But this is a false dichotomy surely between "grandstanding theory" and "practical discussion". Theory is merely putting a name to what are practical everyday matters.

This idea that we should "move past" theory is thus perhaps a naive one (as if we have no need for Marxism, feminism, queer theory, post-colonial theory etc anymore) and also a suspiciously anti-intellectual one.

So - let's take this idea that "intelligent content can become the engine of commercial success". This is all fine and good until intelligent content is suddenly not able to become the engine of commercial success. The whole premise of the idea - that "commercial success" is indeed the primary machine that must be driven - would indicate that when push comes to shove "intelligent content" will be shoved out. This is what we are seeing for example with The Age. One really needs the (critical/theoretical) tools to intellectually separate "good criticism" from "commercial success", identify when they are antagonistic to one another and fall on the side of good.

But maybe you don't see a need for theory because you don't think there is a "failure of criticism". Maybe you think that Defamer, The Enthusiast, Crikey and Twitter more than adequately live up to the legacy of Pauline Kael, Manny Farber, Serge Daney and so forth. This is surely a debate for which the Critical Failure event was created!

Brad Nguyen
20 September at 10:27PM

Also, I agree with sad face!

Brad Nguyen
20 September at 10:29PM

Brad, how have you suddenly made this about theory? Please note that I have not mentioned it hitherto, let alone argued that we should move past it. However, your comment is an excellent example of the kind of grandstanding I was relieved to have moved past on Sunday.

Again, what I found really refreshing about the unconference was that the participants already believed strongly in online criticism's ability to be rigorous in ways that are sensitive to the medium's unique formal qualities and the industrial realities of our jobs. It wasn't a defensive atmosphere in which we felt compelled to meet critical criteria imported from other contexts.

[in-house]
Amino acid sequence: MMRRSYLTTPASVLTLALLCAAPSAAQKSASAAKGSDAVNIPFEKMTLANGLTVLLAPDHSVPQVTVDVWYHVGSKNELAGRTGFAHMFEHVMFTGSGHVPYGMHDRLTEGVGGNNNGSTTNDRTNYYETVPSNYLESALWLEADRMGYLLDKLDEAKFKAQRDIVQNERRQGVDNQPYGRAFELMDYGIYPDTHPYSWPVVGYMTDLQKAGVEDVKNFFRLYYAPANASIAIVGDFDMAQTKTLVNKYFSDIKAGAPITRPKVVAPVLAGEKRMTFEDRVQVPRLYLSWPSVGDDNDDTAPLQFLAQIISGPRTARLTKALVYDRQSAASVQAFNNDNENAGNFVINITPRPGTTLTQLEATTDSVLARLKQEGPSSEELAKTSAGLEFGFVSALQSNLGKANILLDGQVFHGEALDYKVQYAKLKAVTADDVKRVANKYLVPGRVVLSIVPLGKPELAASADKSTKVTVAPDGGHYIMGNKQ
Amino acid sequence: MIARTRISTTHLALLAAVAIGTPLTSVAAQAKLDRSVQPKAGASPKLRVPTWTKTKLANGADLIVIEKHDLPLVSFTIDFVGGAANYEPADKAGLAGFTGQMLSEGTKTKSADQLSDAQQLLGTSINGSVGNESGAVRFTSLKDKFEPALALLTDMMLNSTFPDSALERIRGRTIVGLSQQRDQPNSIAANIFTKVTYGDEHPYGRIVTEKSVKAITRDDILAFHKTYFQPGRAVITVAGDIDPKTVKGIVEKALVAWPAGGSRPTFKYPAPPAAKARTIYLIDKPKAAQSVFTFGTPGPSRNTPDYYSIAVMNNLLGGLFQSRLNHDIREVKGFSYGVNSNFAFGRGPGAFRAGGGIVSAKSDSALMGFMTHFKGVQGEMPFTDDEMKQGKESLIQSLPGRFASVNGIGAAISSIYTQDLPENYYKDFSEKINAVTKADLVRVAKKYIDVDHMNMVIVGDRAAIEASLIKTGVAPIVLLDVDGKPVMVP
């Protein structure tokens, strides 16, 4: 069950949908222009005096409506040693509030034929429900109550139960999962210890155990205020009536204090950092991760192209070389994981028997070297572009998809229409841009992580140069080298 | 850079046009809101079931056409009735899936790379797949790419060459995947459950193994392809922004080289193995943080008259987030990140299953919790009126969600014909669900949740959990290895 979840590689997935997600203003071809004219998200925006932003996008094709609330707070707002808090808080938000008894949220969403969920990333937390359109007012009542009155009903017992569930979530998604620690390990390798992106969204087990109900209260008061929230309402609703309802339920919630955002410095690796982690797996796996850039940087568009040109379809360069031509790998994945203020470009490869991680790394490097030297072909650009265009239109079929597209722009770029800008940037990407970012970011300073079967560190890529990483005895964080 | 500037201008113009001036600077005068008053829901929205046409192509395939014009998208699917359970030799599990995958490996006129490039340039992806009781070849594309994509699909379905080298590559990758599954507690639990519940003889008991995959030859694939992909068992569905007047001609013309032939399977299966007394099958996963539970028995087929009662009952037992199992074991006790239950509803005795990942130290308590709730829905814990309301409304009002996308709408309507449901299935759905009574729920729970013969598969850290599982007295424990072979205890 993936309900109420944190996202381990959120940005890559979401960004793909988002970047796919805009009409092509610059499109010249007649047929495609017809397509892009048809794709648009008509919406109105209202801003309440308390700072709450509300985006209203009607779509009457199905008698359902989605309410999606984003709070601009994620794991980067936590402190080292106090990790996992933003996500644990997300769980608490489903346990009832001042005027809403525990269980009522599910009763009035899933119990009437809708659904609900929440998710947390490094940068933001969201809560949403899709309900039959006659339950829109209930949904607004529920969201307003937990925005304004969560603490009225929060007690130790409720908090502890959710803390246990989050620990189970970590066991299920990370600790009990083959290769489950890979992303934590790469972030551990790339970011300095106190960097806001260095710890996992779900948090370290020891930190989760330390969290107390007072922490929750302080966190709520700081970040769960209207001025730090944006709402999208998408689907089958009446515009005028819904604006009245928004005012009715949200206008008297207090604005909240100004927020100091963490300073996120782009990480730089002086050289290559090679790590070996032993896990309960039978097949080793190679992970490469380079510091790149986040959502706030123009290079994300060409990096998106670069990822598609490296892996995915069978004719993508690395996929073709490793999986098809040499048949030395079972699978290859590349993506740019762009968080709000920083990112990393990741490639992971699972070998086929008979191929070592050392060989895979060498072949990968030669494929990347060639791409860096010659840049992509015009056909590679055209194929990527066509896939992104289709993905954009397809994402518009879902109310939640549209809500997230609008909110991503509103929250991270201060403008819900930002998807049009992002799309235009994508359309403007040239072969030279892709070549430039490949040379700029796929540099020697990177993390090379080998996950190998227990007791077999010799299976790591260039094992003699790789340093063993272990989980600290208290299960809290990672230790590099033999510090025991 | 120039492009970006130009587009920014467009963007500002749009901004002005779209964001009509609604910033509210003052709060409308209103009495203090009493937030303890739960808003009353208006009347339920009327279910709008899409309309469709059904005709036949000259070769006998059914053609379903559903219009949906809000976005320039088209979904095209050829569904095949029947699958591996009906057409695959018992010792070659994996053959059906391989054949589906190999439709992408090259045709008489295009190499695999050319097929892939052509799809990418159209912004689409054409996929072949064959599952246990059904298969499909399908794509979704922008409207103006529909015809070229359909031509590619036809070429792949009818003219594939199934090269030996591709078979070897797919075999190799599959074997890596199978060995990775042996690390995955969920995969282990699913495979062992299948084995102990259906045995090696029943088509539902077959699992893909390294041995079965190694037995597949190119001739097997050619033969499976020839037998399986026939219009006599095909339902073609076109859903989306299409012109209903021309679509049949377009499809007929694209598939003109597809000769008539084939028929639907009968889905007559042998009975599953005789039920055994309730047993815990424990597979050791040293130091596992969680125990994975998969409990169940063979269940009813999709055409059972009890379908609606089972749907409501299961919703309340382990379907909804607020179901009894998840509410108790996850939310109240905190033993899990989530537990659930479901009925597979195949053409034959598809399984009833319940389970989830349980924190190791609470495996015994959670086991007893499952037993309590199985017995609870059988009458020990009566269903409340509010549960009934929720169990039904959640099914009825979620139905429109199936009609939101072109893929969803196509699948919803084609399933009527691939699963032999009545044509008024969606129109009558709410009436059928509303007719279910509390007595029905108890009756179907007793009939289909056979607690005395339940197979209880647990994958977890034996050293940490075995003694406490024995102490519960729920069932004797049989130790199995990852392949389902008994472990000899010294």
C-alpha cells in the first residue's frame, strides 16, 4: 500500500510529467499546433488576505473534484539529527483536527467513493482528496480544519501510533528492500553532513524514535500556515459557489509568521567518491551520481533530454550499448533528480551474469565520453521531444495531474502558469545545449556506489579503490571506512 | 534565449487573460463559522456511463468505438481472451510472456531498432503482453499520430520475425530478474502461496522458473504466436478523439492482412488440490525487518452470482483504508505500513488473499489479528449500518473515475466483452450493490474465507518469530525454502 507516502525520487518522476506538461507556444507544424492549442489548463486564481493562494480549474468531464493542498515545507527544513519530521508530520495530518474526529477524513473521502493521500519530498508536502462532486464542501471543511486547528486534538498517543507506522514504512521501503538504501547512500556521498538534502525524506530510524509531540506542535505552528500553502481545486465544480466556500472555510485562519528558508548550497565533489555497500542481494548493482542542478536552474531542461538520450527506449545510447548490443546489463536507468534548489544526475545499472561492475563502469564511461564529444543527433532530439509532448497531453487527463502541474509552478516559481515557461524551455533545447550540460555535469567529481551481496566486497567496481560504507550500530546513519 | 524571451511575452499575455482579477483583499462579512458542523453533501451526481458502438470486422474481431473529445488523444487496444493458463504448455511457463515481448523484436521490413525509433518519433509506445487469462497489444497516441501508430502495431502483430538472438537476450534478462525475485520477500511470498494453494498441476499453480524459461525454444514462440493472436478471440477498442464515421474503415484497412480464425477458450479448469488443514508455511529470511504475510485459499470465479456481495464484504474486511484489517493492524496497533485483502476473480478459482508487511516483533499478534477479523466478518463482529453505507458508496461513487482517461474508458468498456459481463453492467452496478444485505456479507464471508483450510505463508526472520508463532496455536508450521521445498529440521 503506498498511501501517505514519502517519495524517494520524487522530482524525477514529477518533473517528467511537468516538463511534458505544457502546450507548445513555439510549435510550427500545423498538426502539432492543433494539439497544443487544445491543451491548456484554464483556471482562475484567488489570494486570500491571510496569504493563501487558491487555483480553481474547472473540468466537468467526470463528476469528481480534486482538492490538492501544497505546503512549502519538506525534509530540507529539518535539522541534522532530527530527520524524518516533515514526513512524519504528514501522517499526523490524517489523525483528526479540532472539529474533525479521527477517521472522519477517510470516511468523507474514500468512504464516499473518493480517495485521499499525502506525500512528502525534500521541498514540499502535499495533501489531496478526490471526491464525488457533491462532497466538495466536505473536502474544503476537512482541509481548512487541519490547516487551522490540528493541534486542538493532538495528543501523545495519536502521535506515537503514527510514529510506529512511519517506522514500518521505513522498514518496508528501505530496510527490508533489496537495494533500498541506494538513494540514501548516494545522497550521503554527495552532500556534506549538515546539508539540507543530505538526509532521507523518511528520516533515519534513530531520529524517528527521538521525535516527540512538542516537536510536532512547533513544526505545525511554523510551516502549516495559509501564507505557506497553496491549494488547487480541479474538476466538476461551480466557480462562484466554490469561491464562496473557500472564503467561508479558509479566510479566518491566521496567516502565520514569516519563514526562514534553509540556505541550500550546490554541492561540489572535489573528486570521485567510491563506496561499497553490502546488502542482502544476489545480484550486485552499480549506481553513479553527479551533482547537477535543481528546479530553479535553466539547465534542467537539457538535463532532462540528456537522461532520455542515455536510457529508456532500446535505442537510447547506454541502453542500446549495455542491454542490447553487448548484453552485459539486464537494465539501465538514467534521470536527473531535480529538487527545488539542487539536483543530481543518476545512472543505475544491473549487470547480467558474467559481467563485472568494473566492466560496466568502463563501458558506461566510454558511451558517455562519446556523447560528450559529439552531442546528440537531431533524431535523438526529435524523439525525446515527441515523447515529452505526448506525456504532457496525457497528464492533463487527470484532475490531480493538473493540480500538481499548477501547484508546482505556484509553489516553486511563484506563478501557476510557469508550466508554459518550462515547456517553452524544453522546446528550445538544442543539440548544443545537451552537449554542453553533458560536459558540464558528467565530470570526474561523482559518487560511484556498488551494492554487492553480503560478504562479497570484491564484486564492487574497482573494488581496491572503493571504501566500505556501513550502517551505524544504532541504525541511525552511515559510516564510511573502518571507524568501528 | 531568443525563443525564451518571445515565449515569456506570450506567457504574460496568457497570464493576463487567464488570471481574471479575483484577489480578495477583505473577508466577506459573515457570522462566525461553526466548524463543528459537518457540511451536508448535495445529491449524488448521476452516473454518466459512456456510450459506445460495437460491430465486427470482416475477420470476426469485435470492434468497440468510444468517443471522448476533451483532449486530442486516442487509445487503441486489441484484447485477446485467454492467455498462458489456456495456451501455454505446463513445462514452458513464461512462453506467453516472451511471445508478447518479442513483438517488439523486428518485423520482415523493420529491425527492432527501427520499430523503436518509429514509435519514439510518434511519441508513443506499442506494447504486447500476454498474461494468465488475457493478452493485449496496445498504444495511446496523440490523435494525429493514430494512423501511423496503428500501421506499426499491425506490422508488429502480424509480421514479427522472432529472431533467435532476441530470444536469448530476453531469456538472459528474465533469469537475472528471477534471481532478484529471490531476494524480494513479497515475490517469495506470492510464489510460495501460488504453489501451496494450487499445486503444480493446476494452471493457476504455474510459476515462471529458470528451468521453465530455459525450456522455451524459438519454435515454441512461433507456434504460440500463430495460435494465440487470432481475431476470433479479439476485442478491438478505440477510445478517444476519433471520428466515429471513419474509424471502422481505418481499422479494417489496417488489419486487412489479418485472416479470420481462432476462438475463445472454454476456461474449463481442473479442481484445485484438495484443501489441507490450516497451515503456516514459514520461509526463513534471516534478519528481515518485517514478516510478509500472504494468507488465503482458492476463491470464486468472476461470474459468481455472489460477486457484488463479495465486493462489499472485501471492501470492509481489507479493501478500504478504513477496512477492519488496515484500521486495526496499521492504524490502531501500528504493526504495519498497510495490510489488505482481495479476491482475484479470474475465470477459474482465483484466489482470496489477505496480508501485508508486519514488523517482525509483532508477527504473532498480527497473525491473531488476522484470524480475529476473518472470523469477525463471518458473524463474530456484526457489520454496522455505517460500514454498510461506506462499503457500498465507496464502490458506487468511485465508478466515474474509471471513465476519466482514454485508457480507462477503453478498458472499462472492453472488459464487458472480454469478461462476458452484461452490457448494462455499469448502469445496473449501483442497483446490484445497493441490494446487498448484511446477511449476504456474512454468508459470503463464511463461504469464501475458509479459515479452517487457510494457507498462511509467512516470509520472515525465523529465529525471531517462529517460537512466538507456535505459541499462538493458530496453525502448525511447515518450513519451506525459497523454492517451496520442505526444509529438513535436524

Another topic discussed in the unconference was whether we should 'feed the trolls'. At this stage, Brad, I think you're trolling. It's not just your straw-man comparison of several canonical film critics with several websites of differing content and usage. It's my distinct suspicion that you will never be satisfied with a response that doesn't reinforce your personal preoccupations.

This is all I have to say on the matter, except to thank the Wheeler Centre and my fellow participants for an excellent, collegial day.

Mel Campbell
21 September at 02:07AM

Mel, we enjoyed comments about feeding the trolls though we don't think Brad is trolling. More just trying to bring a theory discussion into the event.

The point about critical and box office success was made during the film session, but we're interested in hearing more about the kinds of critical tools that can be employed. Sales seem like a fairly primitive guage.

Mel also talked in the film session about films that her readers would enjoy and at the unconference Daniel Wood made the point that a review should suggest the ideal in an artform - what makes a good game/film/book/artwork - and compare the subject of the review with this ideal.